Tt eSPORTS Commander Gaming Gear Combo Review

/ 5 years ago

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The keyboard looks pretty decent, with a hard-wired braided cable and an enlarged chassis that is trimmed with metal strips, giving it a unique appearance overall.


Down the left and right side of the keyboard, you’ll see some plastic fittings with a stylish line pattern and LED lighting, giving it a bit of retro sci-fi styling.


The WASD keys have been given arrows on the top, not that they make a difference, but it’s a subtle nod to this keyboards gaming focused design. The F-keys are pretty standard, but also come with a range of shortcuts for multimedia control, which are accessible via the FN-Shift key; perfect for controlling your music, especially while you’re gaming. First impressions of the keys are promising, they’re fast and responsive while gaming, but also nice to type on for day-to-day tasks, if a little noisy.


Tucked away on the F11 key, a hand Windows Lock, handy if you’re the kind of gamer who often ends up staring at the desktop in the middle of a game. Gaming on this keyboard is a lot more fun that I expected, coming from a mechanical keyboard to this I was expecting to hate it, but the key spacing is good, there are no issues with missed key strokes and the anti-ghosting didn’t miss a beat while playing League of Legends.


The LED backlighting is pretty basic on this keyboard, as it only has one colour, but you can dial up the brightness from completely off, to nice and bright, directly on the keyboard without the need for software. This is handy, as when I was watching a movie, I didn’t want the lights on and you can quickly disable them. It’s quite nice for working too, as you can clearly see the keys while typing, but we’ll take a look at the brightness of the keys in a moment.


The arrow keys have been treated with WASD badges, this seems a little pointless, but if you’re a lefty with the mouse, it’s a nice little design touch.


There’s a small wrist-rest on the front edge of the keyboard, although it’s a little too small to be practical and is there for mostly aesthetic purposes. That being said, I rather like the oversize chassis design, as it looks pretty cool without making the keyboard take up too much space on your desktop. The keys are noticeably noisier than almost any other membrane keyboard I can think of, on par with the noise of a Cherry MX Red keyboard actually. The plunger switches do give you a mechanical feel though, somewhere between MX Red and Brown, but with a noticeably less premium feel due to the lighter key-caps and soft “bump” when the key is depressed.


Controlling the LED brightness from the PGUP and PGDN keys is handy, but you’ll also find a light on/off button next to the control key. I’m not sure this is absolutely needed, but I guess it couldn’t hurt, so long as you don’t mind losing the context key which it replaces; I know I won’t.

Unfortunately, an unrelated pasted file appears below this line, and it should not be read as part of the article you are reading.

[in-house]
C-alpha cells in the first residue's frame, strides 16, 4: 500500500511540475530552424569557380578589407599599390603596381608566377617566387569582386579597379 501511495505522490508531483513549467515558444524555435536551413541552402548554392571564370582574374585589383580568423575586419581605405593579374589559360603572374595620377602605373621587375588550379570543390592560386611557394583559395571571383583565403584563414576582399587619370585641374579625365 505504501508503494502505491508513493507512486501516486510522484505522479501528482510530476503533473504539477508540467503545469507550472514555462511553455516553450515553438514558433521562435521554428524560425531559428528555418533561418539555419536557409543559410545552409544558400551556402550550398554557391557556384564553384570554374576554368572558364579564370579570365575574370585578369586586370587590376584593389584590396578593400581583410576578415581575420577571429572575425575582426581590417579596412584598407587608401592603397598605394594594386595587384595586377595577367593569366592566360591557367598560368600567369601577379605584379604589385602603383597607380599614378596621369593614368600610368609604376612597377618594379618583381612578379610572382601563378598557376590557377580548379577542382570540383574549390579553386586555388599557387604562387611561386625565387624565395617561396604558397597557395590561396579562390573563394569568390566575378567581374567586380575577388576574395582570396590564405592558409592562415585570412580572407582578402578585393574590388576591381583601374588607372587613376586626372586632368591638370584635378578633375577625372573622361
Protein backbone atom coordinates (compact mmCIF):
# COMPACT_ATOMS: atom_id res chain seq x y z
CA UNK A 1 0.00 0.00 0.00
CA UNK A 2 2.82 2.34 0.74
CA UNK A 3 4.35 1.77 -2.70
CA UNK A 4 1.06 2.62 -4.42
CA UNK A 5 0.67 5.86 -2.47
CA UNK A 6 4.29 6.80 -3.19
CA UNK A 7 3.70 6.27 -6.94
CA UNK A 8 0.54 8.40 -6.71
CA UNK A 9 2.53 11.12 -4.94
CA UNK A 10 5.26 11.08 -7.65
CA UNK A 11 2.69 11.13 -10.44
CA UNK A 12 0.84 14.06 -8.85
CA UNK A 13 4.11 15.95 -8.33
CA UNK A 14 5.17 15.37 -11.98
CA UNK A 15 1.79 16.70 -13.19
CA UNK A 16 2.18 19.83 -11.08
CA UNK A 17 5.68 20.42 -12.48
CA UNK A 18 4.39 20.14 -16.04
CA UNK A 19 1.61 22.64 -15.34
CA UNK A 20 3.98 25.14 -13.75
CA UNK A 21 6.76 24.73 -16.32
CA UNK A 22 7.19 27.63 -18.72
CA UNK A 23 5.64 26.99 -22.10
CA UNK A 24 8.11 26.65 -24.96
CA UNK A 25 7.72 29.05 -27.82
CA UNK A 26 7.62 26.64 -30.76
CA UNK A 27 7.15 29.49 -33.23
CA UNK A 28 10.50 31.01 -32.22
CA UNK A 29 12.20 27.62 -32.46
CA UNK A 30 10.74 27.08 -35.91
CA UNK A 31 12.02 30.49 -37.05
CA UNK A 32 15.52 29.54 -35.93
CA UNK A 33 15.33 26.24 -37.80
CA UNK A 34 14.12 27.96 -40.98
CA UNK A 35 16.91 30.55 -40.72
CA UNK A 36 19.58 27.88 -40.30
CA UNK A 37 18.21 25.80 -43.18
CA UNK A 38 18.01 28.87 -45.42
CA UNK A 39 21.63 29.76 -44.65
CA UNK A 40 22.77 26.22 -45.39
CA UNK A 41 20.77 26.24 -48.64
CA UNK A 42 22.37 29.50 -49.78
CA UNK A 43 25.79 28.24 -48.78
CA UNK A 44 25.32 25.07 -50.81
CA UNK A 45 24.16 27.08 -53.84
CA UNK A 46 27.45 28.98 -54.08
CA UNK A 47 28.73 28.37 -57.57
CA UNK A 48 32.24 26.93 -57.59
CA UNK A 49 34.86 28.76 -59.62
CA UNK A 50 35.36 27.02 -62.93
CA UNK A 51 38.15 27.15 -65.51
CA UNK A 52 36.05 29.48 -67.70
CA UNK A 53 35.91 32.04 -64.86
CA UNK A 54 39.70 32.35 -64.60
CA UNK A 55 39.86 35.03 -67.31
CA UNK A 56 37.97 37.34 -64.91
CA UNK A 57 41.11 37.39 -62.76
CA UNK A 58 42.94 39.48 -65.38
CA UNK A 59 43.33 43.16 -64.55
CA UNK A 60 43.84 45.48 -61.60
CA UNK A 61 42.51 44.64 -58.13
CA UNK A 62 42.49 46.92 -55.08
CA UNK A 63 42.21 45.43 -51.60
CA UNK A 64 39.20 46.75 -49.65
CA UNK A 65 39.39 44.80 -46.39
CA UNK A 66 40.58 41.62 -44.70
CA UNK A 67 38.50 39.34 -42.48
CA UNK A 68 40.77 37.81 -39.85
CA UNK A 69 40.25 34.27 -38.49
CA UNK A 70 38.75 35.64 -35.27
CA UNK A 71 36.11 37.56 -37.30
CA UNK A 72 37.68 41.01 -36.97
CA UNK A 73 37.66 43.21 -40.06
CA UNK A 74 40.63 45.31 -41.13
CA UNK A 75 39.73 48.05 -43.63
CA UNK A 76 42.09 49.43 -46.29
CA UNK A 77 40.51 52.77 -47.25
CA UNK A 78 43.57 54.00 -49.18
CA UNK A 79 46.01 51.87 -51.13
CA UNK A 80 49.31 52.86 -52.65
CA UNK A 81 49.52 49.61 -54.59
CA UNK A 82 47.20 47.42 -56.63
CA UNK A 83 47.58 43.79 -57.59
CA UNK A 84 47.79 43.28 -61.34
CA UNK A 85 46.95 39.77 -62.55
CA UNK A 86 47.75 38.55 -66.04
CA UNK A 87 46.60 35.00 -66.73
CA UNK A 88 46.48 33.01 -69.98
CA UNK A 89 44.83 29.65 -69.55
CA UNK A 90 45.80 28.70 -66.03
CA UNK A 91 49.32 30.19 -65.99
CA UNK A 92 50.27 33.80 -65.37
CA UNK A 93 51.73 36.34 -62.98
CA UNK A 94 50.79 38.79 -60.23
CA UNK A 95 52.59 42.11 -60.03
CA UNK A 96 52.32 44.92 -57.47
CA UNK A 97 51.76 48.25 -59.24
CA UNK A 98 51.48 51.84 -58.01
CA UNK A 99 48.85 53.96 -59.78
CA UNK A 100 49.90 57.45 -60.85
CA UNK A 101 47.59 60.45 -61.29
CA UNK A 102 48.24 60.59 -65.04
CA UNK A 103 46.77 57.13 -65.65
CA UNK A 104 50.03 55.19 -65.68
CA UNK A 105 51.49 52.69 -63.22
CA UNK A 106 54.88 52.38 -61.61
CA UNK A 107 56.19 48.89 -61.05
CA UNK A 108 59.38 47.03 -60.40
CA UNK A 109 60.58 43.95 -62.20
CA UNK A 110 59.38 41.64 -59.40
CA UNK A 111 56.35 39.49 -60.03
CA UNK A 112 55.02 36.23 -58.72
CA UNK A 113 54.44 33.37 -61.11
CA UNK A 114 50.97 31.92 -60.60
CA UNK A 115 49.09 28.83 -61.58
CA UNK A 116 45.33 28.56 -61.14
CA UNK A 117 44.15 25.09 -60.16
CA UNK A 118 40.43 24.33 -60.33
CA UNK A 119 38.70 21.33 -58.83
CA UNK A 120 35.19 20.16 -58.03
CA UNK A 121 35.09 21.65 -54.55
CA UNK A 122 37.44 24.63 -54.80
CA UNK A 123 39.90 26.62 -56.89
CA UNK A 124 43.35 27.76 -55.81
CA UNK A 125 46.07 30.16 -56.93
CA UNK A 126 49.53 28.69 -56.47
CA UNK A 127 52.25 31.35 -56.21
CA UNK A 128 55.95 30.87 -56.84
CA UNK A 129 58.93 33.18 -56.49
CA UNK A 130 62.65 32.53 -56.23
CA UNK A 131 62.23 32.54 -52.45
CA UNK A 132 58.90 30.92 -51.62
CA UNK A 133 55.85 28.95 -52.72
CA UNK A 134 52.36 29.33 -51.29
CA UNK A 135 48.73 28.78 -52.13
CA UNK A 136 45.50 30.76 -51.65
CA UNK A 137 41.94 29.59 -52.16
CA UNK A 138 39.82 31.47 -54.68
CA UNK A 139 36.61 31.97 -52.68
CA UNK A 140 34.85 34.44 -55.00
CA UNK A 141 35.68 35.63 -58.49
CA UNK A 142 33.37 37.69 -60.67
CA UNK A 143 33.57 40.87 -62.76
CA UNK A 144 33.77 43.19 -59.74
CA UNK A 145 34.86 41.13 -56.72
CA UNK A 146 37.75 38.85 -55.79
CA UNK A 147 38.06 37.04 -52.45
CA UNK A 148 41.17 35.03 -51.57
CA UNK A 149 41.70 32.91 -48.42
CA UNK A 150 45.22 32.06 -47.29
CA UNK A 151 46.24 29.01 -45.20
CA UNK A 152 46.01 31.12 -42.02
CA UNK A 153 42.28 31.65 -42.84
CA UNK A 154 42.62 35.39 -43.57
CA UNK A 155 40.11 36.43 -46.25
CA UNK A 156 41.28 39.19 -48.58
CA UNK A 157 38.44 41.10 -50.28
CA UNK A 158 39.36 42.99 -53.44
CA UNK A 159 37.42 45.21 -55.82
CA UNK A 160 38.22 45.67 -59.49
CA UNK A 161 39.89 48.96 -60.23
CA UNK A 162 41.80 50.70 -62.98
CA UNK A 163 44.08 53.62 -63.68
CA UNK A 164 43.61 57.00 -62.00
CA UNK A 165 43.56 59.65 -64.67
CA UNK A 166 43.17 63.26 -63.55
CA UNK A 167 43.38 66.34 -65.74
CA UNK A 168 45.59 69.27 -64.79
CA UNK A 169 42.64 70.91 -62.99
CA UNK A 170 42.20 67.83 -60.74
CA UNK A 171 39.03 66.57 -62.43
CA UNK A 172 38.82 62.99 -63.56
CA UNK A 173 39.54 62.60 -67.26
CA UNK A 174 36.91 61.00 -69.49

On the base of the keyboard, there’s a couple of rubber grips at the front, which I found worked pretty well, at least to the point where the keyboard didn’t slide around during my testing.


There’s a pair of kickstands at the back to raise the overall height, something you’re likely to need, given the relatively slim chassis design. What I am happy to see is that while these are still relatively cheap plastic stands, they’re a little wider and thicker than most; certainly a welcome bonus on such an affordable product.


The mouse looks really nice and comes with a hard-wired black braided cable that gives it a nice premium look. There’s also a chunky custom shaped USB connector.


The mouse looks and feels surprisingly well made given the budget price tag. It’s rather nicely designed, with a lot of sweeping curves and a good quality scroll wheel recessed between the split LMB and RMB.


Down the left side, you’ll find two buttons, as well as a small LED strip. The buttons are a little loose feeling, but still have a good responsive click to them when gaming and it certainly feels far better than I would have expected at this price range.


The right side also has an LED strip, but no extra buttons here as this is a right-hand only mouse.


The grip on the mouse is pretty good, and the shape lends well to both palm rest and fingertip grips, but be warned that if you heavily rest your hand on the mouse, I find it does tend to dig into softer mouse mats a little. I’d suggest those with a heavy resting hand to use harder gaming surfaces/mats.


The bottom of the mouse has four tiny slipmats, which no doubt explains some of the glide issues I had with using palm rest. The sensor works nicely enough and while there is a small bit of acceleration at max DPI, it’s unlike to be an accuracy issue at those speeds.


Powered up, the backlighting adds a nice glow to the keyboard. It’s not very prominent on the keys, but there’s a good under-glow and the side trim certainly looks funky.


The Tt Dragon lights up on the back of the mouse.


As do the two LED strips, one on each side of the mouse.


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